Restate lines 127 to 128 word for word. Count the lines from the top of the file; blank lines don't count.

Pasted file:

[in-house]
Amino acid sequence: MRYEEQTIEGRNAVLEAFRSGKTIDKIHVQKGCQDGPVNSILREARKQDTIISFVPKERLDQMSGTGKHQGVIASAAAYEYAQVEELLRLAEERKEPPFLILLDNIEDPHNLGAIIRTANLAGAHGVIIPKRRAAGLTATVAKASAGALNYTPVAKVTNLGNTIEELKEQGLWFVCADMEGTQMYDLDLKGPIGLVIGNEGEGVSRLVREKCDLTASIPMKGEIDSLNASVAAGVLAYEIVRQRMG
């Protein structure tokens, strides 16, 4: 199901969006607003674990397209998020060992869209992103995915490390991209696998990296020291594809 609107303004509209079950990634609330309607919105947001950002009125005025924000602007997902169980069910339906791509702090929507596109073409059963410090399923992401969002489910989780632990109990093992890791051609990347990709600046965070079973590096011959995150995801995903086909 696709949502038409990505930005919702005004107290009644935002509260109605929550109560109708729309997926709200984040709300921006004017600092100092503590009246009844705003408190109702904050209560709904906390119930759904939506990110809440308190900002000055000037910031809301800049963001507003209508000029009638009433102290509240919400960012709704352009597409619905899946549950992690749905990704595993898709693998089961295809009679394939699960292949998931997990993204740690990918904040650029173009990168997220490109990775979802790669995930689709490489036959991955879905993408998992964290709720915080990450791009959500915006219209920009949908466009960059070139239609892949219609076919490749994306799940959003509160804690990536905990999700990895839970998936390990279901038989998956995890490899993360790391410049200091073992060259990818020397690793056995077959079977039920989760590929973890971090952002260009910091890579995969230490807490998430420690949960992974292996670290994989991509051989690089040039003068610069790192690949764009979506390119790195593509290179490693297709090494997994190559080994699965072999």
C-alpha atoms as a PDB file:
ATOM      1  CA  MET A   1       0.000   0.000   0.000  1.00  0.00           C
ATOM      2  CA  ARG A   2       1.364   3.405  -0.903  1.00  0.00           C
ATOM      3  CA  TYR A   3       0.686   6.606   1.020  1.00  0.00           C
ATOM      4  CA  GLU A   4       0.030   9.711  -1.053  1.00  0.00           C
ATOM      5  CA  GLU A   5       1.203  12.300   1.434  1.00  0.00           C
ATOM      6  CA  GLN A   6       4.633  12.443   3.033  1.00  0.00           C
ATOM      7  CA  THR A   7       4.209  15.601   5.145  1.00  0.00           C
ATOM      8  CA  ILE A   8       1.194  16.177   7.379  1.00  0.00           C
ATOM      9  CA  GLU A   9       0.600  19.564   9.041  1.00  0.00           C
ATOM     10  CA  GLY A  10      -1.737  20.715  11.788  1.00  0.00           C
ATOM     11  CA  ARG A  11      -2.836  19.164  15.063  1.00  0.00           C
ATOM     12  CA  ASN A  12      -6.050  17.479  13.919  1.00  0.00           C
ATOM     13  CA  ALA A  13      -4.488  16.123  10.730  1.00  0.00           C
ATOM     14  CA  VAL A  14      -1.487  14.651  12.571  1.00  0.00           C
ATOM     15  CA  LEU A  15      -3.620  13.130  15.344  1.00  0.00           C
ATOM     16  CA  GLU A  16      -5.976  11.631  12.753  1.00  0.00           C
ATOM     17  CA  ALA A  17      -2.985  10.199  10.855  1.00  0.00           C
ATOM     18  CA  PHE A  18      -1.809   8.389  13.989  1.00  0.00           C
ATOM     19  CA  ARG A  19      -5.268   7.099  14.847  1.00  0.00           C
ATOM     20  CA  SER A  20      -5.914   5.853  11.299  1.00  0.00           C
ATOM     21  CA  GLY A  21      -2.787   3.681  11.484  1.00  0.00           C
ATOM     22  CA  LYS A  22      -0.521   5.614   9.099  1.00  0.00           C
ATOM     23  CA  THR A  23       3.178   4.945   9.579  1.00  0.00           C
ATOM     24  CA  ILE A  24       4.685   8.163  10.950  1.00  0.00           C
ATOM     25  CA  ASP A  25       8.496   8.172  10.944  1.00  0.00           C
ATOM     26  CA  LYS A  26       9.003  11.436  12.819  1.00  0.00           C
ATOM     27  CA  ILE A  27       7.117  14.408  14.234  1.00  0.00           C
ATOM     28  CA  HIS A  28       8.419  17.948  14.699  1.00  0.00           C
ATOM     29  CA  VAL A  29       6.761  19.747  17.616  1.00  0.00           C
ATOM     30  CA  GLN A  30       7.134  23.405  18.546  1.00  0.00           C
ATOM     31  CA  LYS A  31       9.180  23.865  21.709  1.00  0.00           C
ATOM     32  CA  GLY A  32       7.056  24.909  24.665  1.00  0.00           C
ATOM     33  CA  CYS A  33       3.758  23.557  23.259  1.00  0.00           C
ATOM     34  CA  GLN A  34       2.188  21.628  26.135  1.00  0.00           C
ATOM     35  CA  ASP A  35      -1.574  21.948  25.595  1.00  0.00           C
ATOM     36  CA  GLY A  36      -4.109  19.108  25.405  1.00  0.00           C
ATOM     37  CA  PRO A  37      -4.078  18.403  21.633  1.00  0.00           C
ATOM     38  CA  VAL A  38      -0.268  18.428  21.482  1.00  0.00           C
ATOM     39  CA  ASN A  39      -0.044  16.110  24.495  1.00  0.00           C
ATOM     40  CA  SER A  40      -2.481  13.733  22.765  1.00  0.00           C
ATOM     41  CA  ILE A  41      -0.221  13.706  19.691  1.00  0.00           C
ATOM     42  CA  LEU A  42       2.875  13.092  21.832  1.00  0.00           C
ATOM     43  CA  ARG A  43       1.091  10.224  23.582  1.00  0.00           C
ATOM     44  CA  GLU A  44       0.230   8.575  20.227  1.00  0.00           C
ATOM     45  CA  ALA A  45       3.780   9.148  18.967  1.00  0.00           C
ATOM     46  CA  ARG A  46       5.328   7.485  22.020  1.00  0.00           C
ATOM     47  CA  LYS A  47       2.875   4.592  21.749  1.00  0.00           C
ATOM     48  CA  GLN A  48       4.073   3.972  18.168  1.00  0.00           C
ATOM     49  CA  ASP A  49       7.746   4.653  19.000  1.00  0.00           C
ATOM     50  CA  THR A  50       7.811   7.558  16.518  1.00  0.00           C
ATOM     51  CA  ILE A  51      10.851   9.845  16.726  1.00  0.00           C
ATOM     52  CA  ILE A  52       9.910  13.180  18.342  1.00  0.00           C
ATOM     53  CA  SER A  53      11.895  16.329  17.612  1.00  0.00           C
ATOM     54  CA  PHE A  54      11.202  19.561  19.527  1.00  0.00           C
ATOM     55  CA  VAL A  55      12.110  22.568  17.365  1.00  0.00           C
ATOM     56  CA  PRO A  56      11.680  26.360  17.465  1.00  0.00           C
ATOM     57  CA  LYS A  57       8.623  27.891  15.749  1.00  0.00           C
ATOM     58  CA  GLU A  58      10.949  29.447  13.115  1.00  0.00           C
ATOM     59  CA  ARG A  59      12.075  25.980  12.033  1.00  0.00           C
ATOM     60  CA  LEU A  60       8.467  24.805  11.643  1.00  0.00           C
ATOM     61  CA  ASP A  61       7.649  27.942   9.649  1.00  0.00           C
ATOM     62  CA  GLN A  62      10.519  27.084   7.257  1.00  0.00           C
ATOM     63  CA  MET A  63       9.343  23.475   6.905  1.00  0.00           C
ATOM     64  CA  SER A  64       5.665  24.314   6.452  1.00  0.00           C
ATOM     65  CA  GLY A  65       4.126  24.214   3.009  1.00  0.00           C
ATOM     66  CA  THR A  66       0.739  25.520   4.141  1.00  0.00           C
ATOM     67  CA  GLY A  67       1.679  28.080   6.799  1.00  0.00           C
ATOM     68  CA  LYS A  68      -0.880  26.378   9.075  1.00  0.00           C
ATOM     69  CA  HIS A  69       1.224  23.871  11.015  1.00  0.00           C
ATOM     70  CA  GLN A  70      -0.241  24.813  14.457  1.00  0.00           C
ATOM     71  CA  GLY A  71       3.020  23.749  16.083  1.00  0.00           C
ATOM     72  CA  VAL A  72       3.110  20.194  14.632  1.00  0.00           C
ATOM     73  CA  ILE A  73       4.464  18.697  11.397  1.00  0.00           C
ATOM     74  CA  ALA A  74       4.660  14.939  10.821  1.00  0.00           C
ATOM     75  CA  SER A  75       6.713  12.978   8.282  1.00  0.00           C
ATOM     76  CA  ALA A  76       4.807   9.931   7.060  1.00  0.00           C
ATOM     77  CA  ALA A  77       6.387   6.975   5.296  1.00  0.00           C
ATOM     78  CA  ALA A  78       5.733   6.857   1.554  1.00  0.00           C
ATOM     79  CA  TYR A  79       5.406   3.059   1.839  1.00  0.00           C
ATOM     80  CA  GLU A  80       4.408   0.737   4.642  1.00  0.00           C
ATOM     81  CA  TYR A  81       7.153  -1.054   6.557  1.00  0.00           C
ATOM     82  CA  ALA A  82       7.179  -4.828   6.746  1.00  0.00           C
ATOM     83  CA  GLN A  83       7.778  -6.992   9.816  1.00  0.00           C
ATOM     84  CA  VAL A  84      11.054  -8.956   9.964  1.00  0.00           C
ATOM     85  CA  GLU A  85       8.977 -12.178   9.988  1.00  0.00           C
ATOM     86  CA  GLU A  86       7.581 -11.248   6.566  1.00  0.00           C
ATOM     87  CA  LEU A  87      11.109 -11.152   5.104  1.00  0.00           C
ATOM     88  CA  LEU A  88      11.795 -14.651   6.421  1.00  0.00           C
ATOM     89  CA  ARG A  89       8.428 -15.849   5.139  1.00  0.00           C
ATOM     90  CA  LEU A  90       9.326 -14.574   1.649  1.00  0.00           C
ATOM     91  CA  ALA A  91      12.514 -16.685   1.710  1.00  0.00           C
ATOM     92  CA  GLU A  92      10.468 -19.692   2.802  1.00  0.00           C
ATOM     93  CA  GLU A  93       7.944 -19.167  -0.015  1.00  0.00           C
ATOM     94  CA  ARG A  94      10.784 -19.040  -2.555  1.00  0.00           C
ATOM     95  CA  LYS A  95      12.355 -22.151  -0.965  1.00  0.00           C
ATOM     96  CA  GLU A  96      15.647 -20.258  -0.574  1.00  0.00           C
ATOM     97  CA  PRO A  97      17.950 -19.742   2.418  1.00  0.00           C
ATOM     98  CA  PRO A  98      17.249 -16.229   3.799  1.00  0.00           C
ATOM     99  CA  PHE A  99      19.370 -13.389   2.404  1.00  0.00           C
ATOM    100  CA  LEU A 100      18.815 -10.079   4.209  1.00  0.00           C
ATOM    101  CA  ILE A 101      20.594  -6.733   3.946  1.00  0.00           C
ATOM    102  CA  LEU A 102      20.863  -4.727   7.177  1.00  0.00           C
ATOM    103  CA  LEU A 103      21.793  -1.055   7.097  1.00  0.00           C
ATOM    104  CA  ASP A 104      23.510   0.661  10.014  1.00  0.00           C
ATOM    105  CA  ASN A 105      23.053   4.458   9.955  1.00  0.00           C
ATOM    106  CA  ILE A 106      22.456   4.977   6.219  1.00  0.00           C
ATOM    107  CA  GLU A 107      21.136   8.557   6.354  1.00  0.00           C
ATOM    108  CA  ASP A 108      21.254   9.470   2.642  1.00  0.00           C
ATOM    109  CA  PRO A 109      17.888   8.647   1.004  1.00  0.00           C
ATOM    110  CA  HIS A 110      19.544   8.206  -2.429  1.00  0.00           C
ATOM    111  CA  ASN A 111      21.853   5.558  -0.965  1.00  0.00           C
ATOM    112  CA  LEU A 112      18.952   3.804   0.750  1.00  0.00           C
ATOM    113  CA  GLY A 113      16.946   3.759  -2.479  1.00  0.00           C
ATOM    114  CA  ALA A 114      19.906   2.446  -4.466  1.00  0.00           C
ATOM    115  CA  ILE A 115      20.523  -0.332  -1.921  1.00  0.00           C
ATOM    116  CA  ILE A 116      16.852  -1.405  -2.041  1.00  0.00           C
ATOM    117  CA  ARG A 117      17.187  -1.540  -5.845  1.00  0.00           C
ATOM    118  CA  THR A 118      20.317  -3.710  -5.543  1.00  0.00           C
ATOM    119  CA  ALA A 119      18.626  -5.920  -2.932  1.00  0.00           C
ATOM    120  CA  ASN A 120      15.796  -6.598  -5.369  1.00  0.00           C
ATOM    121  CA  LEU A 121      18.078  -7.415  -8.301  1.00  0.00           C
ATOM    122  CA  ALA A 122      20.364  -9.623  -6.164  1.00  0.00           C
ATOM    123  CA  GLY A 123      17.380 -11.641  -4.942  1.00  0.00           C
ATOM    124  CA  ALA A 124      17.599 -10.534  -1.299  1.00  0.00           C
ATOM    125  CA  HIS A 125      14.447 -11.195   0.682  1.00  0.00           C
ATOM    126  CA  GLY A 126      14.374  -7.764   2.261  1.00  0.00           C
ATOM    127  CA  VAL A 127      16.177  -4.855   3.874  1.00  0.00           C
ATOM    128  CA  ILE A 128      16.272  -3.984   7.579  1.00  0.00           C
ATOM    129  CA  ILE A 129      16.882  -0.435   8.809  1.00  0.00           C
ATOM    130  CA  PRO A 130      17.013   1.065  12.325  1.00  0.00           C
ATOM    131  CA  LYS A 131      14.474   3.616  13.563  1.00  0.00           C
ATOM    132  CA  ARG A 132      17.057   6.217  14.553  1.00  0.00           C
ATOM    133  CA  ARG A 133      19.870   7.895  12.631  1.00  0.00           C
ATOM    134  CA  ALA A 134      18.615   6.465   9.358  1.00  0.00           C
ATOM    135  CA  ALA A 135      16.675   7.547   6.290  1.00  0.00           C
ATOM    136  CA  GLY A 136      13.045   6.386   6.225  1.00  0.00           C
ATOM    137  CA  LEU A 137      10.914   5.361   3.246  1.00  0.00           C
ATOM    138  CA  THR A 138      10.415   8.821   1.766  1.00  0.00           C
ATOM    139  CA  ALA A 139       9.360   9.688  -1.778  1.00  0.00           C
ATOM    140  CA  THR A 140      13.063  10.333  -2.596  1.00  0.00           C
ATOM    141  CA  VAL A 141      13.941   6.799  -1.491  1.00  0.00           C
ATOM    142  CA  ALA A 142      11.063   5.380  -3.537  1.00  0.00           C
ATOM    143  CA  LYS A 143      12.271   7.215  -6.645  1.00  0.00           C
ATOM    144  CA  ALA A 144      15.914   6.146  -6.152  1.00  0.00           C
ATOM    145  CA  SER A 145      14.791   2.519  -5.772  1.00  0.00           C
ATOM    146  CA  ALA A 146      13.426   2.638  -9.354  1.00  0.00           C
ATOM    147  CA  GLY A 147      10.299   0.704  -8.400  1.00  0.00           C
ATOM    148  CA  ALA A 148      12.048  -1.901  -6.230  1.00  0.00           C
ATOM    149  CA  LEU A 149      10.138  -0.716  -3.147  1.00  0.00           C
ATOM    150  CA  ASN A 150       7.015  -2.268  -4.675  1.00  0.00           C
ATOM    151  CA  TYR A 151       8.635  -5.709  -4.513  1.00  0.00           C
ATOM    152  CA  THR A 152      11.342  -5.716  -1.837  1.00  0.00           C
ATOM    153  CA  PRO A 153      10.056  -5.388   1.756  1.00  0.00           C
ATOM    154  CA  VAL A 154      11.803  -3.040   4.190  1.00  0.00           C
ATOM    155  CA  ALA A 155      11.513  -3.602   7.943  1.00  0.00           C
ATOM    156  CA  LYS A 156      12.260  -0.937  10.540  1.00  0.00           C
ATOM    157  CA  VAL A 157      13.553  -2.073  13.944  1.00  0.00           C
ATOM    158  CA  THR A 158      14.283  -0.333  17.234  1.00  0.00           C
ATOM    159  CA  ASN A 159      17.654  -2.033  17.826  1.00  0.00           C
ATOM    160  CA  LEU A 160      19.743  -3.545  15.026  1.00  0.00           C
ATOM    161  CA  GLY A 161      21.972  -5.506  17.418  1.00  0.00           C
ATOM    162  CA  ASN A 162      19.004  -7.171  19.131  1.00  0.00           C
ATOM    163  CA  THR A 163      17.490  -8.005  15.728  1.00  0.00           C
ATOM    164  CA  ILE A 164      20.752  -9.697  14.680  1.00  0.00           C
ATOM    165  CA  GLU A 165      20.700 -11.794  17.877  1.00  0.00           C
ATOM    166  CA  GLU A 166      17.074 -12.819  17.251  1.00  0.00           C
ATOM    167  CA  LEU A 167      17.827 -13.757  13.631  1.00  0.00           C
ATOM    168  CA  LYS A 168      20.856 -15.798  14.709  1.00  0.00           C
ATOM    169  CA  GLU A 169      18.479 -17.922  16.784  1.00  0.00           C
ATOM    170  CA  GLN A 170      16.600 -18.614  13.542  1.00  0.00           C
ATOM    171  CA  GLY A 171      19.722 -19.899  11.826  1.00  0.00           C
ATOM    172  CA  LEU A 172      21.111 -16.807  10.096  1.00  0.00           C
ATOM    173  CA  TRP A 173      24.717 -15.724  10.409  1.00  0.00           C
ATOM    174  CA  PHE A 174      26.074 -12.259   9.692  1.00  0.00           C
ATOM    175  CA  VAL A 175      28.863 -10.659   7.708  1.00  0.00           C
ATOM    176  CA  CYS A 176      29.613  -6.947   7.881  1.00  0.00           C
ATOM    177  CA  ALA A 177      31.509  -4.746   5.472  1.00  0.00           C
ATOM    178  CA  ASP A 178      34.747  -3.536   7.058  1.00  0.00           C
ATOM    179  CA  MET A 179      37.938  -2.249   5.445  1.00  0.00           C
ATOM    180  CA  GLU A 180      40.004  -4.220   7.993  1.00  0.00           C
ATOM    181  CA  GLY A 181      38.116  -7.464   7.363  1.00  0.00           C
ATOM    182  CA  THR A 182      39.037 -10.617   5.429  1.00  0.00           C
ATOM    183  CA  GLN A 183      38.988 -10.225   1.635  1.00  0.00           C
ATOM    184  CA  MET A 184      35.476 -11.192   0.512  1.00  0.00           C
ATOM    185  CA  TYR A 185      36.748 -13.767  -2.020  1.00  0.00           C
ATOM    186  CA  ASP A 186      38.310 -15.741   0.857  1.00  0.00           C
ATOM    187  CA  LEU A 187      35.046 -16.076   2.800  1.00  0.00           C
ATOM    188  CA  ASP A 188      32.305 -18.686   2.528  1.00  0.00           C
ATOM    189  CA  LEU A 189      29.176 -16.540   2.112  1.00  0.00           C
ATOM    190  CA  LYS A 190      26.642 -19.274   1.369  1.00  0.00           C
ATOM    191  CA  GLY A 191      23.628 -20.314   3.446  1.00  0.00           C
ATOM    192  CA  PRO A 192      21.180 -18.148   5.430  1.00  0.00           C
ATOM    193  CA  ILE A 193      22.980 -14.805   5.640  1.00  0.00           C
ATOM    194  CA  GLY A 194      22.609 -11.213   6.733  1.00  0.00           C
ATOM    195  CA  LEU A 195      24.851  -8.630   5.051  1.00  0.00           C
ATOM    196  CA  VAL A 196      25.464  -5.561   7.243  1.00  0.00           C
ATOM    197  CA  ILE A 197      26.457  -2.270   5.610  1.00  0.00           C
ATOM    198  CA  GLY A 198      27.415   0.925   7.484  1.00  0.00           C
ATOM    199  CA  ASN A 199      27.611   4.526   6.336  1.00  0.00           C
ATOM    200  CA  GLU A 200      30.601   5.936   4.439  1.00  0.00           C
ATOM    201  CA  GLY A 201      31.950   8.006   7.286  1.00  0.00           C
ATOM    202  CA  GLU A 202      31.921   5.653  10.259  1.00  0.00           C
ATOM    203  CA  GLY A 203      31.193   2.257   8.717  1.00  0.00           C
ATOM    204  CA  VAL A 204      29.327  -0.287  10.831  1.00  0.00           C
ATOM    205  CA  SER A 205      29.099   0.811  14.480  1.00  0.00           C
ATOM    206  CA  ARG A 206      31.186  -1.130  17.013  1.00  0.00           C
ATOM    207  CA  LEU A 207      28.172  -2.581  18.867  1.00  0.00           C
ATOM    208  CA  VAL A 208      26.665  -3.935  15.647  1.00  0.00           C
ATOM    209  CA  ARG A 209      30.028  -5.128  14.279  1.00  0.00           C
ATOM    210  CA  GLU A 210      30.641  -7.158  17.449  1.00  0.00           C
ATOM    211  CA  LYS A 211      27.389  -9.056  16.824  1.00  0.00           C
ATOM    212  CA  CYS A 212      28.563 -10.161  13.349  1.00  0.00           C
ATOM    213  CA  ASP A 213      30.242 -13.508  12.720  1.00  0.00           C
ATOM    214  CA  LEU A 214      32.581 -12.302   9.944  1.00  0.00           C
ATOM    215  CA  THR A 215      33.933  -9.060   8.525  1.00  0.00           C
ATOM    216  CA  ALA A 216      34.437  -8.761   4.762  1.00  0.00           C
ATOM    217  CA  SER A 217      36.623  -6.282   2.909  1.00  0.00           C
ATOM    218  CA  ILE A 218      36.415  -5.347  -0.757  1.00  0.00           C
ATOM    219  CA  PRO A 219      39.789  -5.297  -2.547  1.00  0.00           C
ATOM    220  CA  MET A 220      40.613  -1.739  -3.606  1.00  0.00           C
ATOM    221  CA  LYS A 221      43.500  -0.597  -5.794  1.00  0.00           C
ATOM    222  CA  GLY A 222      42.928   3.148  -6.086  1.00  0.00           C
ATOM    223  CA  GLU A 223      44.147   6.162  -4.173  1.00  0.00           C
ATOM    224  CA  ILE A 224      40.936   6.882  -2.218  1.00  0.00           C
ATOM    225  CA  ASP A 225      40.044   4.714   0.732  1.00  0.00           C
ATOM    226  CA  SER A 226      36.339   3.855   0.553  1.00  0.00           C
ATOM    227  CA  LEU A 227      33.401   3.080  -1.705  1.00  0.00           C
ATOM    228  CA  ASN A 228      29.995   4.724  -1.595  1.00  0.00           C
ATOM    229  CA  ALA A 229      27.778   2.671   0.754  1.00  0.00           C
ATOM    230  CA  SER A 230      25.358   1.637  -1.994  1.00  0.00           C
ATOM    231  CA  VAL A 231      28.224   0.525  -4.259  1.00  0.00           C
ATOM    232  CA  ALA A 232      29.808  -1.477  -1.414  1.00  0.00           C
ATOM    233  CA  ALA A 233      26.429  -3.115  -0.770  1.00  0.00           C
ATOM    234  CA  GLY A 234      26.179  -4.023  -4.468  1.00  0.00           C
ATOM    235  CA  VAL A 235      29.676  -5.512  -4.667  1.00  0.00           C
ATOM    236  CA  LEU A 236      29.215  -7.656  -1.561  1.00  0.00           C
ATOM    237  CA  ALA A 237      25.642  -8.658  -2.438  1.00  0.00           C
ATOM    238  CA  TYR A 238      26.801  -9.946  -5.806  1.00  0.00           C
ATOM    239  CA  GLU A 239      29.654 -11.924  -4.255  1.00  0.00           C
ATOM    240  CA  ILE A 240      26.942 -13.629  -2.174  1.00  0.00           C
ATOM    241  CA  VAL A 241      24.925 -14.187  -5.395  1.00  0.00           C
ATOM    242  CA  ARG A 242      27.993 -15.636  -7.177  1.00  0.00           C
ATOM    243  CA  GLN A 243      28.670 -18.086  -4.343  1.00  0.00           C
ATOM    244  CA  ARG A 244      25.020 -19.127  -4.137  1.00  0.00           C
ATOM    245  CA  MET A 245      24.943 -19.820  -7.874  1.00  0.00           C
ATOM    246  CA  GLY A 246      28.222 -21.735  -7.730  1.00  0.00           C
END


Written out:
ATOM    123  CA  GLY A 123      17.380 -11.641  -4.942  1.00  0.00           C
ATOM    124  CA  ALA A 124      17.599 -10.534  -1.299  1.00  0.00           C